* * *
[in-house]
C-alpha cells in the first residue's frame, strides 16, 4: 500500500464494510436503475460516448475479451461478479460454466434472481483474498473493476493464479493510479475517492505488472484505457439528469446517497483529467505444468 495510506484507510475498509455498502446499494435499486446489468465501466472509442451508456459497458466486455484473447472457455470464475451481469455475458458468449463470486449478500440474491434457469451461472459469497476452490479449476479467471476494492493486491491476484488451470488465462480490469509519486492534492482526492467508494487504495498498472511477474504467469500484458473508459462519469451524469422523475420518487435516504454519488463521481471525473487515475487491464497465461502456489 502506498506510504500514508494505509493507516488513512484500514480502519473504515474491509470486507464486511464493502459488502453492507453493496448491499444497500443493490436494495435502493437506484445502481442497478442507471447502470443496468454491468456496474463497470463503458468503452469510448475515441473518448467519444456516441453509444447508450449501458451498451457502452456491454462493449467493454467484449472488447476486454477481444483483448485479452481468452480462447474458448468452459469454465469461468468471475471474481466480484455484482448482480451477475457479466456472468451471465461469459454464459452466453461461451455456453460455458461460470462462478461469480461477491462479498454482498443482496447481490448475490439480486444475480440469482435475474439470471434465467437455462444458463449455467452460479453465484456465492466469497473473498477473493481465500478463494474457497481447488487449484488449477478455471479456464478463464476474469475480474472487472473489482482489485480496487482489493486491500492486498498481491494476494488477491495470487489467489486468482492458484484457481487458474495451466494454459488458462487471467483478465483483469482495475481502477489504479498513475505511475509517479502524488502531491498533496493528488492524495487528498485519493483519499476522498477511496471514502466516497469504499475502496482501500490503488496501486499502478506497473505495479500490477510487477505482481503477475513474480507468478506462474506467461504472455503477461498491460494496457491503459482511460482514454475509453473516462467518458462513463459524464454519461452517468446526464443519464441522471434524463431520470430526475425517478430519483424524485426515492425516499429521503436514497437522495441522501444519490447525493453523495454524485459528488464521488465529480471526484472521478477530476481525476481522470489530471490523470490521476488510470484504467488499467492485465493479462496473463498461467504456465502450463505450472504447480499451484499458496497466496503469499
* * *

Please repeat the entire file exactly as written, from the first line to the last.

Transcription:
[in-house]
C-alpha cells in the first residue's frame, strides 16, 4: 500500500464494510436503475460516448475479451461478479460454466434472481483474498473493476493464479493510479475517492505488472484505457439528469446517497483529467505444468 495510506484507510475498509455498502446499494435499486446489468465501466472509442451508456459497458466486455484473447472457455470464475451481469455475458458468449463470486449478500440474491434457469451461472459469497476452490479449476479467471476494492493486491491476484488451470488465462480490469509519486492534492482526492467508494487504495498498472511477474504467469500484458473508459462519469451524469422523475420518487435516504454519488463521481471525473487515475487491464497465461502456489 502506498506510504500514508494505509493507516488513512484500514480502519473504515474491509470486507464486511464493502459488502453492507453493496448491499444497500443493490436494495435502493437506484445502481442497478442507471447502470443496468454491468456496474463497470463503458468503452469510448475515441473518448467519444456516441453509444447508450449501458451498451457502452456491454462493449467493454467484449472488447476486454477481444483483448485479452481468452480462447474458448468452459469454465469461468468471475471474481466480484455484482448482480451477475457479466456472468451471465461469459454464459452466453461461451455456453460455458461460470462462478461469480461477491462479498454482498443482496447481490448475490439480486444475480440469482435475474439470471434465467437455462444458463449455467452460479453465484456465492466469497473473498477473493481465500478463494474457497481447488487449484488449477478455471479456464478463464476474469475480474472487472473489482482489485480496487482489493486491500492486498498481491494476494488477491495470487489467489486468482492458484484457481487458474495451466494454459488458462487471467483478465483483469482495475481502477489504479498513475505511475509517479502524488502531491498533496493528488492524495487528498485519493483519499476522498477511496471514502466516497469504499475502496482501500490503488496501486499502478506497473505495479500490477510487477505482481503477475513474480507468478506462474506467461504472455503477461498491460494496457491503459482511460482514454475509453473516462467518458462513463459524464454519461452517468446526464443519464441522471434524463431520470430526475425517478430519483424524485426515492425516499429521503436514497437522495441522501444519490447525493453523495454524485459528488464521488465529480471526484472521478477530476481525476481522470489530471490523470490521476488510470484504467488499467492485465493479462496473463498461467504456465502450463505450472504447480499451484499458496497466496503469499